BERLIN—German wholesale prices rose by 16.6 percent on the year in November, official data showed on Monday, recording their biggest annual rise since data collection for the measure began in 1962 and suggesting higher consumer prices may follow.
The price measure is widely considered an indicator of future inflationary tendencies as wholesale trade is the hinge between manufacturers and end-customers.
“The high rates of change for wholesale prices in annual comparison derive from increased prices for raw materials and intermediate products,” the Federal Statistics Office said in a statement.
The largest impact on the annual measure came from increased prices for mineral oil products, which rose 62.4 percent on the year.
Supply chain bottlenecks have put upward pressure on the cost of intermediate products.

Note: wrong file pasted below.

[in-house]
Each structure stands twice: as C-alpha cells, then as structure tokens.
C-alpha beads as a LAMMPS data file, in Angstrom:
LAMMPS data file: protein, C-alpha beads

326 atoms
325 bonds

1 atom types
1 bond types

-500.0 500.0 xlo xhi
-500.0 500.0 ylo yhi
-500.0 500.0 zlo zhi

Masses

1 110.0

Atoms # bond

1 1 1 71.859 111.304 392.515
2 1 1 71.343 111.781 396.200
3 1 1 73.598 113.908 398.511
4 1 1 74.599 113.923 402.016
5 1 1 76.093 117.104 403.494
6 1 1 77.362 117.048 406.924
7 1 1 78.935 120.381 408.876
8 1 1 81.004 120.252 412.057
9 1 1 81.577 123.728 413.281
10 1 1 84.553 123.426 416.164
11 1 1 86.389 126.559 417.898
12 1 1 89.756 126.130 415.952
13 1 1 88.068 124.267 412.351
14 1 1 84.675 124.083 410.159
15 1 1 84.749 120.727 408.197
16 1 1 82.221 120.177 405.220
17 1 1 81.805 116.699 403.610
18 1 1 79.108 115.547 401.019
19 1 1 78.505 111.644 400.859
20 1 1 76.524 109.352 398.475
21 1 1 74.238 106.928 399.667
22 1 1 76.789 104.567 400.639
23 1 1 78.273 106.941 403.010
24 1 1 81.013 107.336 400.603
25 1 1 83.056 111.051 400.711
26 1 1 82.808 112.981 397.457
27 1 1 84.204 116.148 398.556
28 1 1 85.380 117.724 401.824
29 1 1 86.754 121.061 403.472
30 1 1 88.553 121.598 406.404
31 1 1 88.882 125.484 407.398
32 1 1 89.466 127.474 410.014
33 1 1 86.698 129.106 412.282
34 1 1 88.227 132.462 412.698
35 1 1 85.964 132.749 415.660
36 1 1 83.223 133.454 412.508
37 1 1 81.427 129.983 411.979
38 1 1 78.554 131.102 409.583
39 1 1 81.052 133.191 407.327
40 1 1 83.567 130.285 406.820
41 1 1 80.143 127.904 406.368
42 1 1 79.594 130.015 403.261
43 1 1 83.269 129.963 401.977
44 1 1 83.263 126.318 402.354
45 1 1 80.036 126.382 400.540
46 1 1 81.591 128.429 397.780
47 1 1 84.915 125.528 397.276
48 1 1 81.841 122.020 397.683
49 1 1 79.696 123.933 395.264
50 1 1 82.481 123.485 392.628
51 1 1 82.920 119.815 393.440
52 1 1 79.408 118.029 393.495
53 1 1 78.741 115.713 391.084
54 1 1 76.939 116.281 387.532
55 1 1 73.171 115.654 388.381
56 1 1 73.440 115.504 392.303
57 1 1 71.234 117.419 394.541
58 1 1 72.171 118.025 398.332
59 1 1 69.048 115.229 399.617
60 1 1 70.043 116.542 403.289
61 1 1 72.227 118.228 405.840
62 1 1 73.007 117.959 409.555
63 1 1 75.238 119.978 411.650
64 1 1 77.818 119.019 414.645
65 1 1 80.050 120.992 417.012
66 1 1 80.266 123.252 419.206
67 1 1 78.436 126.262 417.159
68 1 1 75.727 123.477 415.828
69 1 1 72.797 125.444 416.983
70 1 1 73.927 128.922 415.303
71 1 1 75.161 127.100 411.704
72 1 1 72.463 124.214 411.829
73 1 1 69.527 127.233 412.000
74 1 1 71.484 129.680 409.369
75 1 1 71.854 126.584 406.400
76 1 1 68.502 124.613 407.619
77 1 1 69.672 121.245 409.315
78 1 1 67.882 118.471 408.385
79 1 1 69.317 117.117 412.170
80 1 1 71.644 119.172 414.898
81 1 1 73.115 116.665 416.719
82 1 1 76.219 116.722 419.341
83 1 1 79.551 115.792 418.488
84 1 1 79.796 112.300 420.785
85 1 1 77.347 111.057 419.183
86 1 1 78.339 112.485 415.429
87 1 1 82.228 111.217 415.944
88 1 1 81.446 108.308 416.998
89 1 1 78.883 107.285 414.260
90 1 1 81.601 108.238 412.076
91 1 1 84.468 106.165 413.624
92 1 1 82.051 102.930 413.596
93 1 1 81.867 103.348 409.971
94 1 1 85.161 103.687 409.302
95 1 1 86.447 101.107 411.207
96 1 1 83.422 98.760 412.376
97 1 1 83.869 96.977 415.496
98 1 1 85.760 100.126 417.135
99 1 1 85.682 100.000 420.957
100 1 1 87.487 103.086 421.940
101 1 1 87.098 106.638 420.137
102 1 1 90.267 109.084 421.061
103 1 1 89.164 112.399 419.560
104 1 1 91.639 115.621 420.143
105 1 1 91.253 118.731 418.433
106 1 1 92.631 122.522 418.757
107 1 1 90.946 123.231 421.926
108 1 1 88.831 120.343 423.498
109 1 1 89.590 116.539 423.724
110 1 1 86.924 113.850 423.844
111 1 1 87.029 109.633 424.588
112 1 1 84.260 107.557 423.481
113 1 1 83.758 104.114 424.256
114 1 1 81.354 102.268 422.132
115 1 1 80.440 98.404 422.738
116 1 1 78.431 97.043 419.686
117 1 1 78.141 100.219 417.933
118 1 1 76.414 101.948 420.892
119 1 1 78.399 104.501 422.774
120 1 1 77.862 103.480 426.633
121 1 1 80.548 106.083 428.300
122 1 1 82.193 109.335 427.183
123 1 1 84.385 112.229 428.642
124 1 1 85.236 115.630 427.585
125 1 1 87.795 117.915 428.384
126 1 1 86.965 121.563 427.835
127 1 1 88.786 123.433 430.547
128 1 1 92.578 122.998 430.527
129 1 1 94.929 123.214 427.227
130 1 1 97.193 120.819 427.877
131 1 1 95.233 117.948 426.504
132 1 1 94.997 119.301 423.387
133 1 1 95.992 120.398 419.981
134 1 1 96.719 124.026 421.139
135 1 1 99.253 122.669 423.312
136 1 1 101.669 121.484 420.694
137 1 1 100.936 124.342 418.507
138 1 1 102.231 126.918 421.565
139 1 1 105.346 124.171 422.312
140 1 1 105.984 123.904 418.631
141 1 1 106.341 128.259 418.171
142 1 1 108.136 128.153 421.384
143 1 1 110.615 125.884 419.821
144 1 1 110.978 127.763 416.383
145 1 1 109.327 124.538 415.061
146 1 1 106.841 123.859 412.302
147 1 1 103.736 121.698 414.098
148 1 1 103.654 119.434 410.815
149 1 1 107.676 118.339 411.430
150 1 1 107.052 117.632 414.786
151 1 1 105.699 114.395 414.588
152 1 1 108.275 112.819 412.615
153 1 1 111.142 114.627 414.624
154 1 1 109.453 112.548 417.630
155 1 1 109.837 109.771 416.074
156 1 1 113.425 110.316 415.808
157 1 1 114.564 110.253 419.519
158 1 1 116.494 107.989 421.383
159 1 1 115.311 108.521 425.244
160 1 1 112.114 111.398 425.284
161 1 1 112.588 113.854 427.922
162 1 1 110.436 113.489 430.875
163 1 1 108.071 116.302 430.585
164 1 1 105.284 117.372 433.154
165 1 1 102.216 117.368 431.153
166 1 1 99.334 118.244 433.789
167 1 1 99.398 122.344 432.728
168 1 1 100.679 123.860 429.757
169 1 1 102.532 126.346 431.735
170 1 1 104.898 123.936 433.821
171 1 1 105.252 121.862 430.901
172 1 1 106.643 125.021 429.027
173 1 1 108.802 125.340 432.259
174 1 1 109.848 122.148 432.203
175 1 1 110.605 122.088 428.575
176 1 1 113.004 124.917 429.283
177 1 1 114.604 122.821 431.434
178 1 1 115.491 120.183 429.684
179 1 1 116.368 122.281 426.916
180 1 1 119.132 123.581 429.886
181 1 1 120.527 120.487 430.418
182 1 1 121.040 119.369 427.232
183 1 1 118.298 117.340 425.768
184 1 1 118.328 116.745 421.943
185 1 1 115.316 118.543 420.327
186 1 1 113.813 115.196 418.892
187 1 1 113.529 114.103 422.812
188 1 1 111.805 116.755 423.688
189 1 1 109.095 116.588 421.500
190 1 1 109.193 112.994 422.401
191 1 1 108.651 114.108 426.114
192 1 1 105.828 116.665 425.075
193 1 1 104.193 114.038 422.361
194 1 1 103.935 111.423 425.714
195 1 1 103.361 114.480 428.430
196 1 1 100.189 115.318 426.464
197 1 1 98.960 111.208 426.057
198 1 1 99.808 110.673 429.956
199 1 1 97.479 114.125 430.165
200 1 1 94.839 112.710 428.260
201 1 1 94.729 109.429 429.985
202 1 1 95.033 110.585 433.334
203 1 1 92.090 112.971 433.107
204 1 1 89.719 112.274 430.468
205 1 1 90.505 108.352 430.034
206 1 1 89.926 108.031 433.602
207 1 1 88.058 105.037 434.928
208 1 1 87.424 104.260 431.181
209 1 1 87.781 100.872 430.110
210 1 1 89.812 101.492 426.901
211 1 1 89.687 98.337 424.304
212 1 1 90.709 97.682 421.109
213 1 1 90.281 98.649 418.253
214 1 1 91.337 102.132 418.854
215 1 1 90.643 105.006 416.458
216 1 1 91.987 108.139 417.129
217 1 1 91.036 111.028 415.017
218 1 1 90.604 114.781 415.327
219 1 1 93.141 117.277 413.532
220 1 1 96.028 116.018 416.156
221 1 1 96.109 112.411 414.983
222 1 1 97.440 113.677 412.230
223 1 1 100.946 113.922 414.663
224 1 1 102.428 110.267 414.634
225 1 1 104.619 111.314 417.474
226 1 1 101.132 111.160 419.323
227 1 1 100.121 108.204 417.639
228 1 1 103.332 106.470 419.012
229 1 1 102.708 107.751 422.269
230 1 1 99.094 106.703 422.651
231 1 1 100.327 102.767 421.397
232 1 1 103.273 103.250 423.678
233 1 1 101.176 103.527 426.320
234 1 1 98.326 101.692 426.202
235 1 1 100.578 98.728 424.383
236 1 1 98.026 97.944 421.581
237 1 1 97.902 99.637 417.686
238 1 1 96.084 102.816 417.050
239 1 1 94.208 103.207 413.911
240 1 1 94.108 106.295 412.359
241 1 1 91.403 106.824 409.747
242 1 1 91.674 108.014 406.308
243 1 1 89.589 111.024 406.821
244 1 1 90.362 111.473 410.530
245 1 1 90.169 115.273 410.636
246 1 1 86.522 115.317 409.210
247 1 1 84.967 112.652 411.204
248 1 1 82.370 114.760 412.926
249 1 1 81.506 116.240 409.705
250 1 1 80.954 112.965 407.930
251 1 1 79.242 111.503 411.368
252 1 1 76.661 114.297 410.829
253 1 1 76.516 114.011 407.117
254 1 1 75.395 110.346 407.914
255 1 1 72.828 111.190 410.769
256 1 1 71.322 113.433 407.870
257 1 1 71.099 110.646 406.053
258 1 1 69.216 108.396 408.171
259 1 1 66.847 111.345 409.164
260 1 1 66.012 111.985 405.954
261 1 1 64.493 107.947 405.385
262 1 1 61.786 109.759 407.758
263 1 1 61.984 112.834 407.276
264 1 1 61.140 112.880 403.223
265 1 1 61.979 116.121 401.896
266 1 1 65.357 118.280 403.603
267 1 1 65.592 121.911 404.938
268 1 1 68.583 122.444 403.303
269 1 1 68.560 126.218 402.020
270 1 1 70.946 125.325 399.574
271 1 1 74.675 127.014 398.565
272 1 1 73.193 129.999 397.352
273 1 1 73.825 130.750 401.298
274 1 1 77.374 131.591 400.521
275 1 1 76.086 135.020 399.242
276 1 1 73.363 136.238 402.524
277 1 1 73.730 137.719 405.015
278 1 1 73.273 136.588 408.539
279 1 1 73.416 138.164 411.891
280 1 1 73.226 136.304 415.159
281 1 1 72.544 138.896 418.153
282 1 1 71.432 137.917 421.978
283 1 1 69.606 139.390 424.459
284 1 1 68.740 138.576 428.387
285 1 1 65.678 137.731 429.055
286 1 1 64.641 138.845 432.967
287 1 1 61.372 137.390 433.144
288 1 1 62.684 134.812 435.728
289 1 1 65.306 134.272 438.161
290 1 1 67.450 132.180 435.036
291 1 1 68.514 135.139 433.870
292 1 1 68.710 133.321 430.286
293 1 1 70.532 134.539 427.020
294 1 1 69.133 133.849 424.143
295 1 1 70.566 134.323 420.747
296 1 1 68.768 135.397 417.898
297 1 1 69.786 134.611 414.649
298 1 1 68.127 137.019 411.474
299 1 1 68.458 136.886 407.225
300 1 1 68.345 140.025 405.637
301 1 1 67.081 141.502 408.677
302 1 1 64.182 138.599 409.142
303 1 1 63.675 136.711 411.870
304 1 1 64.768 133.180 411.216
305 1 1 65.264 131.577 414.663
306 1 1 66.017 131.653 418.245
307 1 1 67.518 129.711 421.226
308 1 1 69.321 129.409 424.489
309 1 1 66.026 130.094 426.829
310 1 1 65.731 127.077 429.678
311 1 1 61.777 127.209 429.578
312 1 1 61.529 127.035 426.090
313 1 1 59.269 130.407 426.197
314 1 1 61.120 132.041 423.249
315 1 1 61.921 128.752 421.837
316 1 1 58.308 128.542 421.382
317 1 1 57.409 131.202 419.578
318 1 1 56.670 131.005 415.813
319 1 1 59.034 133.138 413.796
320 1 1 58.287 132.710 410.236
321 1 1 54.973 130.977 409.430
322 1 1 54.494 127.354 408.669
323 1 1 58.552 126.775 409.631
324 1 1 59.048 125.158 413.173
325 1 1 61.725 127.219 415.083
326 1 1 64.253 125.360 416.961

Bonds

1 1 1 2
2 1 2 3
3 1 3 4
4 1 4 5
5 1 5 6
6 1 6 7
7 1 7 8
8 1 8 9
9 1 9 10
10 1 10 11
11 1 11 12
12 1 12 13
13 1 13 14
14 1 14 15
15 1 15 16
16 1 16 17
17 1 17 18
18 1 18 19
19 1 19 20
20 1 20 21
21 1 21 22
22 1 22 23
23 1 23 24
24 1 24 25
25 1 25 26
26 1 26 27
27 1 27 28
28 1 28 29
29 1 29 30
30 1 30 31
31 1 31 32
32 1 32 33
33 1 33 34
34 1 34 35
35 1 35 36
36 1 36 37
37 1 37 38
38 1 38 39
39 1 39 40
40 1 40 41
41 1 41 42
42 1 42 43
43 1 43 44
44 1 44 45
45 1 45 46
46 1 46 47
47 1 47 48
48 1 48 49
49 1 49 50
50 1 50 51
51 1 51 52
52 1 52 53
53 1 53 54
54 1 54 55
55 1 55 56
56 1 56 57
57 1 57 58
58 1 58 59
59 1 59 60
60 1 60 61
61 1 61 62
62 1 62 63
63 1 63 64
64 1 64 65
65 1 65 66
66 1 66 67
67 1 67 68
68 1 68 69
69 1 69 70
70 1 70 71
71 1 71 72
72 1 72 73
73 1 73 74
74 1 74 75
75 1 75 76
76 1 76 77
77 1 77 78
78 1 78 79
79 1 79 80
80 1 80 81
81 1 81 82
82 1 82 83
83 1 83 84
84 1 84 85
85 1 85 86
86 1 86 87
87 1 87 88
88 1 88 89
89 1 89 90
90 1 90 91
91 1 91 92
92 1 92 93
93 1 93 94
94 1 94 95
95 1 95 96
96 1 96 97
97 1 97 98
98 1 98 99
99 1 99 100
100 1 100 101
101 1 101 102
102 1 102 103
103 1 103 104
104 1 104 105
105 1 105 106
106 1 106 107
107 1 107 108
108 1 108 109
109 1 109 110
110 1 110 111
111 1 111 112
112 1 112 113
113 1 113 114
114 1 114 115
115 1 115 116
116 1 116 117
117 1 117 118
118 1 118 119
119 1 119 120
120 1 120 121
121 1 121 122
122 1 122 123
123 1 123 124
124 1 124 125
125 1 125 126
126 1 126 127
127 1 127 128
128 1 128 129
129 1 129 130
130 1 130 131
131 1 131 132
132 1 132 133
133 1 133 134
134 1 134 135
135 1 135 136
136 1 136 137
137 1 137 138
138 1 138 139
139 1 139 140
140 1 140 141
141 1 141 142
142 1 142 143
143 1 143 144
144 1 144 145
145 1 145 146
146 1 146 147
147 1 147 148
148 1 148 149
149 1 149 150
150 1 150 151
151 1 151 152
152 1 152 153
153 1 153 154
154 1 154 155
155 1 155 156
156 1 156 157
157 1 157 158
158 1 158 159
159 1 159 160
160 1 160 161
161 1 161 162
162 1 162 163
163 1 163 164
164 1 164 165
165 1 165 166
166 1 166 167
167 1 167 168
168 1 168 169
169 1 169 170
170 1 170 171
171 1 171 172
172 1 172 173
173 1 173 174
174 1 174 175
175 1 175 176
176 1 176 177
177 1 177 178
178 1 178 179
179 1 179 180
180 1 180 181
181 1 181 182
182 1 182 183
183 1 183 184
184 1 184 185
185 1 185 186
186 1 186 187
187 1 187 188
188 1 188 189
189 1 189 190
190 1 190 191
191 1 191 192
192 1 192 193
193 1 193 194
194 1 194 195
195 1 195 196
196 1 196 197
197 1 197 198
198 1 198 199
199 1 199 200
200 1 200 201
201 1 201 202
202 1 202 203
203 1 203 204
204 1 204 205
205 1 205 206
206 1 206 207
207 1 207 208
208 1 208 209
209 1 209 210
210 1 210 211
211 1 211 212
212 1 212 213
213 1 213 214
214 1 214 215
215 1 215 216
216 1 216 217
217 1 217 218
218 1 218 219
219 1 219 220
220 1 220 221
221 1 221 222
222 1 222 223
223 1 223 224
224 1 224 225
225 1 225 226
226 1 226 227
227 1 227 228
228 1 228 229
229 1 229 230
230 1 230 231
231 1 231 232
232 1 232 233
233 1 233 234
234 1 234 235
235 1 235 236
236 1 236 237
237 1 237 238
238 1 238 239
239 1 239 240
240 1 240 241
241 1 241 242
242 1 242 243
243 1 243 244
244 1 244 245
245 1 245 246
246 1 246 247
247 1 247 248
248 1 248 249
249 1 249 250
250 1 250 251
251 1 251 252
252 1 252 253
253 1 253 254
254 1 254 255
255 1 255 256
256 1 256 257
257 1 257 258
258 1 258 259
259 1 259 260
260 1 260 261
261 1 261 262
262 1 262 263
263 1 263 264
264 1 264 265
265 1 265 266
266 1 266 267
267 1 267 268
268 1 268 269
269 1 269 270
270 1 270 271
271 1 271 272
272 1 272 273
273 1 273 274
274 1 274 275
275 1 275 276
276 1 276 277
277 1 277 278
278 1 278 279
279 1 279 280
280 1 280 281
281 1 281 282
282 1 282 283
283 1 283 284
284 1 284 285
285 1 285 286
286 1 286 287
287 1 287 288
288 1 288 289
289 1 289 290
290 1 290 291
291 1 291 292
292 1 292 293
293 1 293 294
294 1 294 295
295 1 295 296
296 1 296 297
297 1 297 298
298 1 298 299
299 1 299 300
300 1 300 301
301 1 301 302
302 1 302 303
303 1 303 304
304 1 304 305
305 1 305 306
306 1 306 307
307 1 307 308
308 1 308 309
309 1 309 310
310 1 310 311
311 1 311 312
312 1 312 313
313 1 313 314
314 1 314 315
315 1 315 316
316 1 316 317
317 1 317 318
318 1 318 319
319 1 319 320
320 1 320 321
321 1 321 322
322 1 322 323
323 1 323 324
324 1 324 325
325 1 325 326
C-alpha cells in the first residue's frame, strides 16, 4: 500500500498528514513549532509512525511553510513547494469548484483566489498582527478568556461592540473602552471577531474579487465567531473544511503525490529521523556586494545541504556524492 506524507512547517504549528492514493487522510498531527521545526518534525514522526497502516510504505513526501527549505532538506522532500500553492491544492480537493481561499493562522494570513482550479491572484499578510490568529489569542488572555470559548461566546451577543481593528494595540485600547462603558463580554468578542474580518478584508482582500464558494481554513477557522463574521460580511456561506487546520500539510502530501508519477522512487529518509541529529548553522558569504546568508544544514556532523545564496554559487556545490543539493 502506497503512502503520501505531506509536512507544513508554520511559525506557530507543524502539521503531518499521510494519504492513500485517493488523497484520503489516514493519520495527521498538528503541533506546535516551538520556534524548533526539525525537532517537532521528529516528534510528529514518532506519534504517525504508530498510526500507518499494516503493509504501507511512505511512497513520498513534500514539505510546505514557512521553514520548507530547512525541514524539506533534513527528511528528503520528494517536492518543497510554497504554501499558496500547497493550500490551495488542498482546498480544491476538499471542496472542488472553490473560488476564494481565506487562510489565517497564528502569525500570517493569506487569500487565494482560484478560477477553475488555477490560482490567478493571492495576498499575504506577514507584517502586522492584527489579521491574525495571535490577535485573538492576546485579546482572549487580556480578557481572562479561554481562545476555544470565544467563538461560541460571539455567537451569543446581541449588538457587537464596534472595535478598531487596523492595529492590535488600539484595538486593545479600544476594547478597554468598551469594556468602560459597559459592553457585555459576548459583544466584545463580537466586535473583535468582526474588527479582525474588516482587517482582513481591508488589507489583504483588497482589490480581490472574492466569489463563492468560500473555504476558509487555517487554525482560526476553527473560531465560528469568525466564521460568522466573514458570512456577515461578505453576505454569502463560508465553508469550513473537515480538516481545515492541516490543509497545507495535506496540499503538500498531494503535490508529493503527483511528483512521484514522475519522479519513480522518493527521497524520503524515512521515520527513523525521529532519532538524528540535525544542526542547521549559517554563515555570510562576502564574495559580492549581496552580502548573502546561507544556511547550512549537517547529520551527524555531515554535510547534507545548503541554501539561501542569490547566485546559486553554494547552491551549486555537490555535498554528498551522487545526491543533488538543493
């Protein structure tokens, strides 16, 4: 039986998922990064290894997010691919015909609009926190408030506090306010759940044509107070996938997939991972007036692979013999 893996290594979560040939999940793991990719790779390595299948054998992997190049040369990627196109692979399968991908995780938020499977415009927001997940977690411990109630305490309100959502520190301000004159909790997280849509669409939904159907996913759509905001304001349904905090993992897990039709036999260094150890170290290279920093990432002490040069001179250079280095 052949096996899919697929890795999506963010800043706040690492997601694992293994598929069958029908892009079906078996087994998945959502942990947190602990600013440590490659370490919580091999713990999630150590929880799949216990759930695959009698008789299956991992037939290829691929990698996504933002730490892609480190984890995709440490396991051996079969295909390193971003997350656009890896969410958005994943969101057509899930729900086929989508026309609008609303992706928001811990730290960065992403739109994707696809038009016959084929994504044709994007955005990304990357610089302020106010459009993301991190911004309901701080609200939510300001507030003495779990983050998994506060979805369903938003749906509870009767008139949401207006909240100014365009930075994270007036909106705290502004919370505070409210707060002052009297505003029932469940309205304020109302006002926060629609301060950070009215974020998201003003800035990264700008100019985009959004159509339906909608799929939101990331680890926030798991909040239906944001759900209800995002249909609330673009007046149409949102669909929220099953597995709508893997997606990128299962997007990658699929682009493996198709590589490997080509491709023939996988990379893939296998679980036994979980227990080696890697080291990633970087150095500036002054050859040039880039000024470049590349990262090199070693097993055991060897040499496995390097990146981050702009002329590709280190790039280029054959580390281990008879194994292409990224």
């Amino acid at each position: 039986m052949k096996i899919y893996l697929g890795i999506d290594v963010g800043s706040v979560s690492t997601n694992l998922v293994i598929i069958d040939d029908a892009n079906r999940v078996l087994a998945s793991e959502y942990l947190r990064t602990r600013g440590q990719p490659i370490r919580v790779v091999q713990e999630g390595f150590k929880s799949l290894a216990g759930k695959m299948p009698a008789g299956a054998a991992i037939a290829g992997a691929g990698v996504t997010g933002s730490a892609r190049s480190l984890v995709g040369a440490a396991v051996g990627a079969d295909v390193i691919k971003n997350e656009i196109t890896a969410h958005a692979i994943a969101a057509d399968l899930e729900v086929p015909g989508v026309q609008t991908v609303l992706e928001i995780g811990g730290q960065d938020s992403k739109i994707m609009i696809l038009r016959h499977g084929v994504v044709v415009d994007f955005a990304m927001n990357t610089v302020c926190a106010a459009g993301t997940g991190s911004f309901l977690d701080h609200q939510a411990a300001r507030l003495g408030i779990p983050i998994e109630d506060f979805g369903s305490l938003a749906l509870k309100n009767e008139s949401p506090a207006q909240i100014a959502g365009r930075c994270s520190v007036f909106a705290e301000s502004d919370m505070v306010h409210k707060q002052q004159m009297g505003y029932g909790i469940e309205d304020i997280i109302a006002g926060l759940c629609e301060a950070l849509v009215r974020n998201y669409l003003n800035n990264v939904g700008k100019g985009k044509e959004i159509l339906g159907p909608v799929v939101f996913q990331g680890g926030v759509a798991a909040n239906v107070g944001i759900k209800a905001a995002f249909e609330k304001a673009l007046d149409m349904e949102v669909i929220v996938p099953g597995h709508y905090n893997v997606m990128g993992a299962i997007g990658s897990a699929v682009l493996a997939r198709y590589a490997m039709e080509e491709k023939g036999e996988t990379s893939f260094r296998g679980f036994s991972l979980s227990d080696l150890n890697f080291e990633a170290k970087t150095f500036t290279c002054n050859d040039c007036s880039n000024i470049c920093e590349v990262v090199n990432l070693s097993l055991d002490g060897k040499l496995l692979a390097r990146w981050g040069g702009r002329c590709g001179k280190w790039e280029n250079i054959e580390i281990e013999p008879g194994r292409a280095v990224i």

More than half of German companies doing business abroad are suffering severe problems in their supply chains or logistics, pushing them to diversify suppliers, shorten delivery routes and even relocate their own production, a survey showed last month.
German consumer prices, harmonised to make them comparable with inflation data from other European Union countries, rose 6.0 percent year-on-year in November, increasing pressure on the European Central Bank to react.
Germany’s new chancellor, Olaf Scholz, said last month—just before taking office—that very high inflation rates had to be watched closely.
On the month, wholesale prices rose 1.3 percent in November.